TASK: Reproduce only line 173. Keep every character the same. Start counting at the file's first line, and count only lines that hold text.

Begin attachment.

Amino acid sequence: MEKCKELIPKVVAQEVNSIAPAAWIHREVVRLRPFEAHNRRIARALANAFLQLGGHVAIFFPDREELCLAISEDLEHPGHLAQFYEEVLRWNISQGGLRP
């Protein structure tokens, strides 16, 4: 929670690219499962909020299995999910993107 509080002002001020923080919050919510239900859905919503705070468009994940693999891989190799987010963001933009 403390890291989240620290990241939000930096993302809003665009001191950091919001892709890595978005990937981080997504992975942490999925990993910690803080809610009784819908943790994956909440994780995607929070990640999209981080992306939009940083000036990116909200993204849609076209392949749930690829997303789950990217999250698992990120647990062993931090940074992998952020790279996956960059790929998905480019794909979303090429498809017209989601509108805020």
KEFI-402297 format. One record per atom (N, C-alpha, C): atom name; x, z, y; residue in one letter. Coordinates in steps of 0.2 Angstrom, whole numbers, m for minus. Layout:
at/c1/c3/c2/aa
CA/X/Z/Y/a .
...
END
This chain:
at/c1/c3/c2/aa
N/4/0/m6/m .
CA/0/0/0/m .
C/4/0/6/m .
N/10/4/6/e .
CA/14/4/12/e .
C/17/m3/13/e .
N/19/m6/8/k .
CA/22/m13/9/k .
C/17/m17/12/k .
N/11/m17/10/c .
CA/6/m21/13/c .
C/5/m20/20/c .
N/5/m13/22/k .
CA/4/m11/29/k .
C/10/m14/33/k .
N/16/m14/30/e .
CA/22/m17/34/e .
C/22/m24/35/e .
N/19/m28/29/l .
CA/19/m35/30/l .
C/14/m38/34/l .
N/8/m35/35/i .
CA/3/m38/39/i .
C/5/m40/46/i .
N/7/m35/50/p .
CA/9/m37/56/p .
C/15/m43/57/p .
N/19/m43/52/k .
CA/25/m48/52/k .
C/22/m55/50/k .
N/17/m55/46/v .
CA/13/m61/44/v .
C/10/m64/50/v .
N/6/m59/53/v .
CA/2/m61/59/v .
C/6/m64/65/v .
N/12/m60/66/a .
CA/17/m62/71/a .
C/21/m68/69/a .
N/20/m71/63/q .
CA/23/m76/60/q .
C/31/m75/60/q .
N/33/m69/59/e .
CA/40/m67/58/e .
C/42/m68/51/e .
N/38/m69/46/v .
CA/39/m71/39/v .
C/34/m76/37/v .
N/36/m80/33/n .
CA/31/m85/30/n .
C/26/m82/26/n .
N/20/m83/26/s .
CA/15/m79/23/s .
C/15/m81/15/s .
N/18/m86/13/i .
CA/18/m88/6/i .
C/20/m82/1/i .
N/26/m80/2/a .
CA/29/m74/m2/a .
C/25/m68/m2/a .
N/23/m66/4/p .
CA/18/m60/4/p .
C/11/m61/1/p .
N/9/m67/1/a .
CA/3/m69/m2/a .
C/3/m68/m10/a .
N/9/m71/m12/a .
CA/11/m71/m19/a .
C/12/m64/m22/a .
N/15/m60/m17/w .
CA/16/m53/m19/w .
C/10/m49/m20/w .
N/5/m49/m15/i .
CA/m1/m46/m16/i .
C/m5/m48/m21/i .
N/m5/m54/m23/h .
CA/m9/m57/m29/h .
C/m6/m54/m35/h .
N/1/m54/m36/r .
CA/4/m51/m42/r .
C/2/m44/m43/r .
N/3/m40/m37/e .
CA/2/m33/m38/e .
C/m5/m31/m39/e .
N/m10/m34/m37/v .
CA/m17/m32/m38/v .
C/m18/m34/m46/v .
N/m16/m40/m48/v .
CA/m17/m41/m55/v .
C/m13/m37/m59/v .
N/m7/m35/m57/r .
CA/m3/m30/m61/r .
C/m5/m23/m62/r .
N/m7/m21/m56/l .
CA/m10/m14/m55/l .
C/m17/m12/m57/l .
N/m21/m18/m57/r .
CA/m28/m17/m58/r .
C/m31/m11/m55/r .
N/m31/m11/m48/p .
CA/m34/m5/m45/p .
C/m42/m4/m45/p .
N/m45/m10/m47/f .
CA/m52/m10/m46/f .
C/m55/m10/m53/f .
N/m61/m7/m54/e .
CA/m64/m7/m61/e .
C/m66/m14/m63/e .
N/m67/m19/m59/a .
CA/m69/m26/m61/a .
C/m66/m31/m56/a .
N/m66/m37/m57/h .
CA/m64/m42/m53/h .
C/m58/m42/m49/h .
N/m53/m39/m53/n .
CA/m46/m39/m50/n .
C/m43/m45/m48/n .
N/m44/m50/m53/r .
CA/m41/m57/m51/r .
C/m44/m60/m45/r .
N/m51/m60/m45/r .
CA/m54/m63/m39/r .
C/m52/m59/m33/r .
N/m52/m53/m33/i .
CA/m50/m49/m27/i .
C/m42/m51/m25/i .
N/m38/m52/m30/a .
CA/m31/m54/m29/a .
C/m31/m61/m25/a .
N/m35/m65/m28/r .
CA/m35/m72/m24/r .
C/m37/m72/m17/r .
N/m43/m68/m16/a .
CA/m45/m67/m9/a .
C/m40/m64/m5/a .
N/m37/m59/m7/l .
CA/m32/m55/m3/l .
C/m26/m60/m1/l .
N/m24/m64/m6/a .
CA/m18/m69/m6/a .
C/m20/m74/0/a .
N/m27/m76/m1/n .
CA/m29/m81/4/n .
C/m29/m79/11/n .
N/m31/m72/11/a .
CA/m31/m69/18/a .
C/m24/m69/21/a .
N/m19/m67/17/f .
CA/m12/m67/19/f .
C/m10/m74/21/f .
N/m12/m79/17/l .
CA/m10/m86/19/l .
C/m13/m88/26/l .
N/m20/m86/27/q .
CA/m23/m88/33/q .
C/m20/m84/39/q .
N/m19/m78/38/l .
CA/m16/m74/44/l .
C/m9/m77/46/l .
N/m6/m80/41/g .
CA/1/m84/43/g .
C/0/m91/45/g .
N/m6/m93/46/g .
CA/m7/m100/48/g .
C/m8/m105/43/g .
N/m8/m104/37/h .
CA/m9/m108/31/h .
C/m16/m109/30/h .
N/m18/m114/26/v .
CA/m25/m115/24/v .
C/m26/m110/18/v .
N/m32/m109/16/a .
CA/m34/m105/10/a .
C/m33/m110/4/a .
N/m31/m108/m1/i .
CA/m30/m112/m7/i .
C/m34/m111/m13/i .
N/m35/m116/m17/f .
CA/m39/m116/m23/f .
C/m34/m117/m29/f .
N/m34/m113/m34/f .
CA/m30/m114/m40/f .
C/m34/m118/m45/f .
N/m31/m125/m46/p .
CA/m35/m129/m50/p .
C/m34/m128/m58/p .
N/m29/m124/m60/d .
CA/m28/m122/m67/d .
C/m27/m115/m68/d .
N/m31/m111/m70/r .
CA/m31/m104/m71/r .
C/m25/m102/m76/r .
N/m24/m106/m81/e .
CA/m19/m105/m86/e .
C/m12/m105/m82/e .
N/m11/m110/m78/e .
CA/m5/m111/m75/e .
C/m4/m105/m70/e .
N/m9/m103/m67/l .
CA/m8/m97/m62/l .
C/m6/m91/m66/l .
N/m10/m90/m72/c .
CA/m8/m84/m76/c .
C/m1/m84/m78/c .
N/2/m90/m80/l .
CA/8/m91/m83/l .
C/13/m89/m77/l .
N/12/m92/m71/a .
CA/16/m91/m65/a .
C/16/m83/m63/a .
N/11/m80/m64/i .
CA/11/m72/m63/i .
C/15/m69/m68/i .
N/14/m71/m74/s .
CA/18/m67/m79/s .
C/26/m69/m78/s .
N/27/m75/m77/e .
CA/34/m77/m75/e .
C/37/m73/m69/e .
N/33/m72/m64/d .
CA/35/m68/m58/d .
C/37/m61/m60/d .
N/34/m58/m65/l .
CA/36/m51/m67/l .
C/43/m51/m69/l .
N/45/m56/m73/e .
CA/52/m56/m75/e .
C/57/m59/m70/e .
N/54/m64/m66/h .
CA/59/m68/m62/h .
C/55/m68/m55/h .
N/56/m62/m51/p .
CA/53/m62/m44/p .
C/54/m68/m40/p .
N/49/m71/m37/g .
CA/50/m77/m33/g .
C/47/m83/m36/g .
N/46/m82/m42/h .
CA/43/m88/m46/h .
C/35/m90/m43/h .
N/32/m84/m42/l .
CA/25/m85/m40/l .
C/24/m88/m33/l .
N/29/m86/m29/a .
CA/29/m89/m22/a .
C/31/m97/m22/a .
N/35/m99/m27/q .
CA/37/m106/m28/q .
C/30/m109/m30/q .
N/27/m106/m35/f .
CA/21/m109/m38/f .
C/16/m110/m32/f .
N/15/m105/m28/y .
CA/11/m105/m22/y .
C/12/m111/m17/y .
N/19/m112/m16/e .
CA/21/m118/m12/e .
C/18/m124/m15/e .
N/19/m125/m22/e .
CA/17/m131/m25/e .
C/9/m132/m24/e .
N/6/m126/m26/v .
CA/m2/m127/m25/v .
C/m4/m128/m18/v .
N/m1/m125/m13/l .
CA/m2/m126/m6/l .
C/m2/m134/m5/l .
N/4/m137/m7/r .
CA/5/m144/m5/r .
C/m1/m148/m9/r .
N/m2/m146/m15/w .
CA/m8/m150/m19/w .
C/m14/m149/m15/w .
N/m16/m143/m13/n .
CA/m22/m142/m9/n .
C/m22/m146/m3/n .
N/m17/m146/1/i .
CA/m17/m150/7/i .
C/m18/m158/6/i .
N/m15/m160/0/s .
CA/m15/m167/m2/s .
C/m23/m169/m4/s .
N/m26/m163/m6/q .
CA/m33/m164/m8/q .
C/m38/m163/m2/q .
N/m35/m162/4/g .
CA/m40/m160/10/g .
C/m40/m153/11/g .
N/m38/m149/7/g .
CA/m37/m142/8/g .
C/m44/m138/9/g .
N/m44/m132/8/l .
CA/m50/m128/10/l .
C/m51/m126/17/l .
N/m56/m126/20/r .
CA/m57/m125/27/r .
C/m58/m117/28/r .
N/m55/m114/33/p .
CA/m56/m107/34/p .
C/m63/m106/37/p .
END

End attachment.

CA/m7/m100/48/g .